As over 2,000 youth from Metro Manila complete their technical vocational (tech-voc) courses, Secretary Joel Villanueva urged them to use their skills to build their niche in their field of expertise.
"It may sound intimidating, but achieving world-class expertise may not be as daunting as some might believe," Villanueva, Director General of the Technical Education and Skills Development Authority (TESDA), said.
"The graduates now have their own specialization, they should focus on it, learn as much as they can, accumulate knowledge and hands-on experience. While they cannot be the authority on everything, they can definitely become an expert on one thing," he said.
President Benigno Aquino III joined Villanueva in feting the graduates of TESDA's Special Training for Employment Program (STEP) in a ceremony on June 23 at the Cuneta Astrodome, Pasay City.
The event was also attended by close to a thousand new enrollees of STEP and 1,530 scholars of the Training for Work Scholarship Program (TWSP).
The STEP graduates, aside from receiving their certificates, were also given toolkits that they can use to start their business.
STEP is a community-based specialty training program of TESDA aimed to address the specific skills needs of the communities and promote employment, particularly through entrepreneurial, self-employment and service-oriented activities.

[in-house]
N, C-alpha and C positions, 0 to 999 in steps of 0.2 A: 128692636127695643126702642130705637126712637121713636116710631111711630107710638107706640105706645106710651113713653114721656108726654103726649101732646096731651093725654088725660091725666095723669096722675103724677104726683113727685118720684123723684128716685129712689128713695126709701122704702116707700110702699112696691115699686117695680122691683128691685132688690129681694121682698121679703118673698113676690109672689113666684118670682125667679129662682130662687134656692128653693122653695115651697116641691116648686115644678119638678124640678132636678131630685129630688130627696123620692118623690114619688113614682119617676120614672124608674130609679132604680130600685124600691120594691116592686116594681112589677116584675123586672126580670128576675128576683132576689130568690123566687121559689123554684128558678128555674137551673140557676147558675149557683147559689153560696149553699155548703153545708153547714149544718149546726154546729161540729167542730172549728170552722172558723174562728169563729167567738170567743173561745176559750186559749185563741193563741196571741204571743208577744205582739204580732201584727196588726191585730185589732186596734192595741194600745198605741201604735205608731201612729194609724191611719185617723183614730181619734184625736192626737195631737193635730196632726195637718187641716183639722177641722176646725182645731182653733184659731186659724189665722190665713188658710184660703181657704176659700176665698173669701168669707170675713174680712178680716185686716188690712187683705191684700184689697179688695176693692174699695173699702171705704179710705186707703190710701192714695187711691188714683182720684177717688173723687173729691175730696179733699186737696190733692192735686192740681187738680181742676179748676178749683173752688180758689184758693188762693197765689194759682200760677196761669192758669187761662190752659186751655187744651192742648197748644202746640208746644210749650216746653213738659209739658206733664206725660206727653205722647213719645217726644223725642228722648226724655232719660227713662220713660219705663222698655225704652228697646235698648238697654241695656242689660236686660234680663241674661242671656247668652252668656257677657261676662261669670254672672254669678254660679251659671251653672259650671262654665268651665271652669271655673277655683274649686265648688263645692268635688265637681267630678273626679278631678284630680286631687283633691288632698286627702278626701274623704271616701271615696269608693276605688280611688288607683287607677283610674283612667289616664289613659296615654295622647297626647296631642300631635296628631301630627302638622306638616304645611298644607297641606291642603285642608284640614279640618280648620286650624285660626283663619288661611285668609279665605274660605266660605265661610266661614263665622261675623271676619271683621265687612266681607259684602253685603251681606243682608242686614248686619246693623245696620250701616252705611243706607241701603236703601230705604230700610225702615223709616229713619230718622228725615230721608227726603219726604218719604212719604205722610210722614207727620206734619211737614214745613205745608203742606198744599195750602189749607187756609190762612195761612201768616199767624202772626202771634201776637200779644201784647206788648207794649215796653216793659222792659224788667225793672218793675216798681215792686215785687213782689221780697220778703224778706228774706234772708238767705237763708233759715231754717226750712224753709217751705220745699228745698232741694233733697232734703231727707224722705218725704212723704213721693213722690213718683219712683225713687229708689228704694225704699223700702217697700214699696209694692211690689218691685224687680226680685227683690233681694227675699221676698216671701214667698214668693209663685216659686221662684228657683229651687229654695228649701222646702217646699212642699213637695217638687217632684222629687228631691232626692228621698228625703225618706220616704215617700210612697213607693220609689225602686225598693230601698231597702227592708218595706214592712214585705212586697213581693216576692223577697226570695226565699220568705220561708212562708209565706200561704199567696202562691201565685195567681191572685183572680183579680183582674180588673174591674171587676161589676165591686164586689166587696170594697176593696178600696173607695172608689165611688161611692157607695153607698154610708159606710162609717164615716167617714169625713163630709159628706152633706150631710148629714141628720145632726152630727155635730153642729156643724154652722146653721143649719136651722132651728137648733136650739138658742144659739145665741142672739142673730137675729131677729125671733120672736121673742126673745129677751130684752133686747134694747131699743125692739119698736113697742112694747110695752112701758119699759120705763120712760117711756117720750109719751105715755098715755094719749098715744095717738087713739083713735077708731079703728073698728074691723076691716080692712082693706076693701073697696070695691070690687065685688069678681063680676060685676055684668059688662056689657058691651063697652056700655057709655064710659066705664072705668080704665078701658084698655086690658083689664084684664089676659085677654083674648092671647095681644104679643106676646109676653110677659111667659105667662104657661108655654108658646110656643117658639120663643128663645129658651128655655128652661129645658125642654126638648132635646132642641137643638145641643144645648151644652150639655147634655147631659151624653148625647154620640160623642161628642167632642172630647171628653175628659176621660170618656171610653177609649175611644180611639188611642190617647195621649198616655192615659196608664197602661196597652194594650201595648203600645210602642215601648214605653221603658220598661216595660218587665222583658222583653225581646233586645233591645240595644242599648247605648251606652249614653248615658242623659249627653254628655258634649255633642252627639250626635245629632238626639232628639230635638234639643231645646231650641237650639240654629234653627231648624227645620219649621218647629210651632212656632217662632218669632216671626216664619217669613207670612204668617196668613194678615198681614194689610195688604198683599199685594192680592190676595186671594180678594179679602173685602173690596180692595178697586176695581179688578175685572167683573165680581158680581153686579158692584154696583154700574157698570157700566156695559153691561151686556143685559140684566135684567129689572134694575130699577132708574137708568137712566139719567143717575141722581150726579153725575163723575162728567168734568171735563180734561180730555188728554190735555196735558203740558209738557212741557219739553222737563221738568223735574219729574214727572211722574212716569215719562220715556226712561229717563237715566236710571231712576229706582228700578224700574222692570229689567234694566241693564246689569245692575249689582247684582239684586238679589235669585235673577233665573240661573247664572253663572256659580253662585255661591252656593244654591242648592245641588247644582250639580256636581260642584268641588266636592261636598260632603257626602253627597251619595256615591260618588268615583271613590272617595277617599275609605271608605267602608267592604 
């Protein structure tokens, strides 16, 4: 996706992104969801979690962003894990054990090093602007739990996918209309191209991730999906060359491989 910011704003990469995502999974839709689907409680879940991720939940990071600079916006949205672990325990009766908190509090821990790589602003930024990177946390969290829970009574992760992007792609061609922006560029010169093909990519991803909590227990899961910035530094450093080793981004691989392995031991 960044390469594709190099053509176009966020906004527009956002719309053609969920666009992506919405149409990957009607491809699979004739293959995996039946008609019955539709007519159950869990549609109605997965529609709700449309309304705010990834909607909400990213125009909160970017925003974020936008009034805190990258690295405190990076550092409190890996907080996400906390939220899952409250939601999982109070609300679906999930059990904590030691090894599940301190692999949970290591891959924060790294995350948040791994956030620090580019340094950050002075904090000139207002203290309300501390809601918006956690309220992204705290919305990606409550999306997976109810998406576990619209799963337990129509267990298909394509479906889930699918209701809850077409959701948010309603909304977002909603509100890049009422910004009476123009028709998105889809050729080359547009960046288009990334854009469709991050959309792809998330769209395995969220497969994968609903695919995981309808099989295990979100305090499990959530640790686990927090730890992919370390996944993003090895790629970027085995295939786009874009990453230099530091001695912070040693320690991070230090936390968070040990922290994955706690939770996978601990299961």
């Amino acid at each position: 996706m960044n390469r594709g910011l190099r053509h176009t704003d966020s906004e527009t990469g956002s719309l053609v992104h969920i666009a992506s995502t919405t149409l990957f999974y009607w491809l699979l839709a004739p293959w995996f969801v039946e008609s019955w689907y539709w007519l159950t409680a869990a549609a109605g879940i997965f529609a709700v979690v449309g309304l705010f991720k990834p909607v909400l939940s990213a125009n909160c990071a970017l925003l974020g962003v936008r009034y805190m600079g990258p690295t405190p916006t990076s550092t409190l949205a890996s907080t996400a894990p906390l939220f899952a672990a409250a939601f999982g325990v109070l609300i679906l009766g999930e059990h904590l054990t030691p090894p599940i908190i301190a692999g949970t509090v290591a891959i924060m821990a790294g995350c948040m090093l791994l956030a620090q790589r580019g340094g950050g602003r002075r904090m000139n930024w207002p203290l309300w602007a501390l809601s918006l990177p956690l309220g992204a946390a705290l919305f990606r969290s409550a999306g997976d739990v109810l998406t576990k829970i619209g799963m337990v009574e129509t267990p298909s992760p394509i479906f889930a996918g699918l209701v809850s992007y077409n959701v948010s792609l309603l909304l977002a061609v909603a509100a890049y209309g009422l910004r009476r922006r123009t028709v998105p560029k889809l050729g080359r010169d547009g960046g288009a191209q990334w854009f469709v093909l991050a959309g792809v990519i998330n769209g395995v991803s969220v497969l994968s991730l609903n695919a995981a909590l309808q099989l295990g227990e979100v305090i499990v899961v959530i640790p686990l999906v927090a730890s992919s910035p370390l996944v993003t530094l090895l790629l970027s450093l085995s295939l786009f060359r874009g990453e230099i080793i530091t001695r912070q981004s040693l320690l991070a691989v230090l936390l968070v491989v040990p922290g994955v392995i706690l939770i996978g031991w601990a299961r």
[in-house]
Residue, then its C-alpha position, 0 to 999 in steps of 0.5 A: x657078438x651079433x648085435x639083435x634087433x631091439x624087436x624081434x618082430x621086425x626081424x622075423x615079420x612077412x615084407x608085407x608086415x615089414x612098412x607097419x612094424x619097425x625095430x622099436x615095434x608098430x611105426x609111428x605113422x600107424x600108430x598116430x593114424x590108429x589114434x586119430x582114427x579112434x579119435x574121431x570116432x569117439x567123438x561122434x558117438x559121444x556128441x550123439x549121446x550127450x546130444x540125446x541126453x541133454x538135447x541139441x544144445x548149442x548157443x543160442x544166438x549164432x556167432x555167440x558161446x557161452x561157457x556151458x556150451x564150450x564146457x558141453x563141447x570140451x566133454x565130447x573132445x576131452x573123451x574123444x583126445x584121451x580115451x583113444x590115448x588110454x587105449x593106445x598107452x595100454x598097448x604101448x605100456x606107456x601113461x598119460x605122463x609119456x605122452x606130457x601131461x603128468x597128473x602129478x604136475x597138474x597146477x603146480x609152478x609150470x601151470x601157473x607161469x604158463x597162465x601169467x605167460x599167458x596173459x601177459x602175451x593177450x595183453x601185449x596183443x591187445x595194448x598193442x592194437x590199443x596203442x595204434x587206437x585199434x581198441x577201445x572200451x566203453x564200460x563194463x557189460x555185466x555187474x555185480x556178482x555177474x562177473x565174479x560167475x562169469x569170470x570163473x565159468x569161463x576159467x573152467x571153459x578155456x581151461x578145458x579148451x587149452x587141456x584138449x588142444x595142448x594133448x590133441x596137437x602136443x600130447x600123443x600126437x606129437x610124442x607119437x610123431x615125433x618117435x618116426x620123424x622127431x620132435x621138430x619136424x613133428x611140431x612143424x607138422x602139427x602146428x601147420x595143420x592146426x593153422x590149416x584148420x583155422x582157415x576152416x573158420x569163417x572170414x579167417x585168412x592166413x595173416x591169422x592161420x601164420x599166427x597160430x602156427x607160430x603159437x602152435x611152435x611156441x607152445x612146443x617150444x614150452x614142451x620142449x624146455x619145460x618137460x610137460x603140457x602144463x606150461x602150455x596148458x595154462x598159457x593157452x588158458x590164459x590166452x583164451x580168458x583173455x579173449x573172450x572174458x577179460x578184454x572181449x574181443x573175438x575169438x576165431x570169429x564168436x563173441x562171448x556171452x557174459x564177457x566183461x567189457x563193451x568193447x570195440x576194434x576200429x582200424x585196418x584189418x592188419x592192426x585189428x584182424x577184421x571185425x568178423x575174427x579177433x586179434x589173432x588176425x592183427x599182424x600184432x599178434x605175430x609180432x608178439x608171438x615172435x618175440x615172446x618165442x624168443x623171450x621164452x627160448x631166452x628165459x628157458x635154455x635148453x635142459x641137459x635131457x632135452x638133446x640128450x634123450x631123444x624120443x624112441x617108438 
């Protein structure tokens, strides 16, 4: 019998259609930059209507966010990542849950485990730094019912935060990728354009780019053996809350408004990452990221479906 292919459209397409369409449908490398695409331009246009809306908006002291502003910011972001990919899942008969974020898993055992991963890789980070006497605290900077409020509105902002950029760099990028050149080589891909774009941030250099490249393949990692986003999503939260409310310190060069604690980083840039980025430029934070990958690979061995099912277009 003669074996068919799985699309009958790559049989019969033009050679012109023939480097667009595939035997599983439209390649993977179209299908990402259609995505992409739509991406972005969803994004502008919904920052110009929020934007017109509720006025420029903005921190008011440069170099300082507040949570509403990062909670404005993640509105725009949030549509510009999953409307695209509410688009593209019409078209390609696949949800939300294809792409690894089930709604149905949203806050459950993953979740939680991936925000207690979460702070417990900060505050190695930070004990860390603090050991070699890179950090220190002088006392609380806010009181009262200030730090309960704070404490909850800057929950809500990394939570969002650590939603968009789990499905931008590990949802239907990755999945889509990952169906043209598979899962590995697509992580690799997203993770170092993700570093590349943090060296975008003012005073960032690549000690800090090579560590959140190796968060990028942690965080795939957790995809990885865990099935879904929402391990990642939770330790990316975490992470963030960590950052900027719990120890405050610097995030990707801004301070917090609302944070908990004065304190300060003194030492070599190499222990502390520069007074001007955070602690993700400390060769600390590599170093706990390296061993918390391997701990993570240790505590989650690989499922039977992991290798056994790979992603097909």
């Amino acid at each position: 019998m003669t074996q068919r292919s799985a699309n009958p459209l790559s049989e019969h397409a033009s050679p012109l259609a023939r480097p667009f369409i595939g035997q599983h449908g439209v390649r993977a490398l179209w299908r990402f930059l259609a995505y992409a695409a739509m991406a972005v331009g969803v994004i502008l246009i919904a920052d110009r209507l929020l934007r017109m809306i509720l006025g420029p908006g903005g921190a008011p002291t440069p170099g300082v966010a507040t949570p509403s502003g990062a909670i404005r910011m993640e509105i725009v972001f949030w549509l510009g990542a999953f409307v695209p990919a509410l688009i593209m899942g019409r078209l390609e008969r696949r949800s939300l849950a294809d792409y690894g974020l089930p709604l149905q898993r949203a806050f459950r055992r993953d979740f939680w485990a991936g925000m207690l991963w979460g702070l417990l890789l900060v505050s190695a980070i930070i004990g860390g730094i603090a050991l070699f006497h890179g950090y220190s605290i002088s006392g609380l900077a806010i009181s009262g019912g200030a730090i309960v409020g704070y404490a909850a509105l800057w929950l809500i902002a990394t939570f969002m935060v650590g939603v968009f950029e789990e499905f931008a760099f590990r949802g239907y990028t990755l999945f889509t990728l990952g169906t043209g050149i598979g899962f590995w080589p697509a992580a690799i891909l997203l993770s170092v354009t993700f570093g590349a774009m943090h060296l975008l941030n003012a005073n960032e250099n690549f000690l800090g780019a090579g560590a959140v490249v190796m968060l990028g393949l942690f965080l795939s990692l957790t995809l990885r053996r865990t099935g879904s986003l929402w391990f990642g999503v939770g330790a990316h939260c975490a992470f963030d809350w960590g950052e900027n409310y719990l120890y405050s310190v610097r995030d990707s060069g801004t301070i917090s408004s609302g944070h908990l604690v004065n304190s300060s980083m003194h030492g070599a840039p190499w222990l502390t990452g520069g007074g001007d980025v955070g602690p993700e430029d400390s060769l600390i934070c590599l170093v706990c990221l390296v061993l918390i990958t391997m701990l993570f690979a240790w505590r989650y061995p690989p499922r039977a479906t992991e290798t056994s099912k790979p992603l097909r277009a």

The beneficiaries are at least 15 years old, targeted on indigent families. The barangays have been tapped to mobilize the target trainees. The trainees are given allowance for the duration of the course.
“Thousands of youth and unemployed adults all over the country have taken various tech-voc courses and are slowly carving their niche in their communities. They have made the right choice in getting in tech-voc," he said.
Villanueva added that skilled workers are needed everywhere and are vital in running industries.
Priscilla Sapinit, 38, of Marikina City used to do laundry and irons clothes to help her husband put food on the table for their eight kids. But her current work was not sustainable. Hearing about the STEP, she enrolled in Dressmaking NC II and completed the course. She now makes rags and repairs clothes, a new livelihood which proved more profitable and one which she does at home with her children.
Enrico Bautista Torres, 37, of Valenzuela City lost his job in a noodle factory when it closed down. Through her sister, he got to know about the TESDA scholarship and enrolled in a course in Bread Making. With this new found skill, he hopes to start anew for the sake of his family.
TESDA executives and government officials joined the graduation rites, including Deputy Director General for Policies and Planning Irene Isaac, Deputy Director General for TESD Operations Atty. Teodoro Pascua, TESDA NCR Regional Director Nenuca E. Tangonan together with her lady District Directors, and the Officers and Board of Directors of the NCR Alliance of TVET School Association.
Pasay City Mayor Antonino G. Calixto and Congresswoman Emi Calixto-Rubiano of the Lone District of Pasay also took part in the graduation ceremonies. END